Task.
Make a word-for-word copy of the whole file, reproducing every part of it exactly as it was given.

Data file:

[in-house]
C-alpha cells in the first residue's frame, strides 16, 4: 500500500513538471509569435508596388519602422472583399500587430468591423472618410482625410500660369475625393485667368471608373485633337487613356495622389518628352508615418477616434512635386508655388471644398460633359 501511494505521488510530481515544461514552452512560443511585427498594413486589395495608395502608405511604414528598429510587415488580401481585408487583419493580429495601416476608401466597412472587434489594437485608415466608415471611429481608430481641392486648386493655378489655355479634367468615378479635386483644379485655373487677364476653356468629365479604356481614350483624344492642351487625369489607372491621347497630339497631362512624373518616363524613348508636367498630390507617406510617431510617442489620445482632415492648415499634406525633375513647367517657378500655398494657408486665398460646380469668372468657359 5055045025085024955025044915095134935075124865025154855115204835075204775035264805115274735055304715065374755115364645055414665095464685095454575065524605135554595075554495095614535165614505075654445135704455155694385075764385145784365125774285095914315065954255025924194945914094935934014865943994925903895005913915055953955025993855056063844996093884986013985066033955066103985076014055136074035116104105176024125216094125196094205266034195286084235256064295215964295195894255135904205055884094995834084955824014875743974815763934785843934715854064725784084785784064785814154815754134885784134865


[in-house]
C-alpha cells in the first residue's frame, strides 16, 4: 500500500513538471509569435508596388519602422472583399500587430468591423472618410482625410500660369475625393485667368471608373485633337487613356495622389518628352508615418477616434512635386508655388471644398460633359 501511494505521488510530481515544461514552452512560443511585427498594413486589395495608395502608405511604414528598429510587415488580401481585408487583419493580429495601416476608401466597412472587434489594437485608415466608415471611429481608430481641392486648386493655378489655355479634367468615378479635386483644379485655373487677364476653356468629365479604356481614350483624344492642351487625369489607372491621347497630339497631362512624373518616363524613348508636367498630390507617406510617431510617442489620445482632415492648415499634406525633375513647367517657378500655398494657408486665398460646380469668372468657359 5055045025085024955025044915095134935075124865025154855115204835075204775035264805115274735055304715065374755115364645055414665095464685095454575065524605135554595075554495095614535165614505075654445135704455155694385075764385145784365125774285095914315065954255025924194945914094935934014865943994925903895005913915055953955025993855056063844996093884986013985066033955066103985076014055136074035116104105176024125216094125196094205266034195286084235256064295215964295195894255135904205055884094995834084955824014875743974815763934785843934715854064725784084785784064785814154815754134885784134865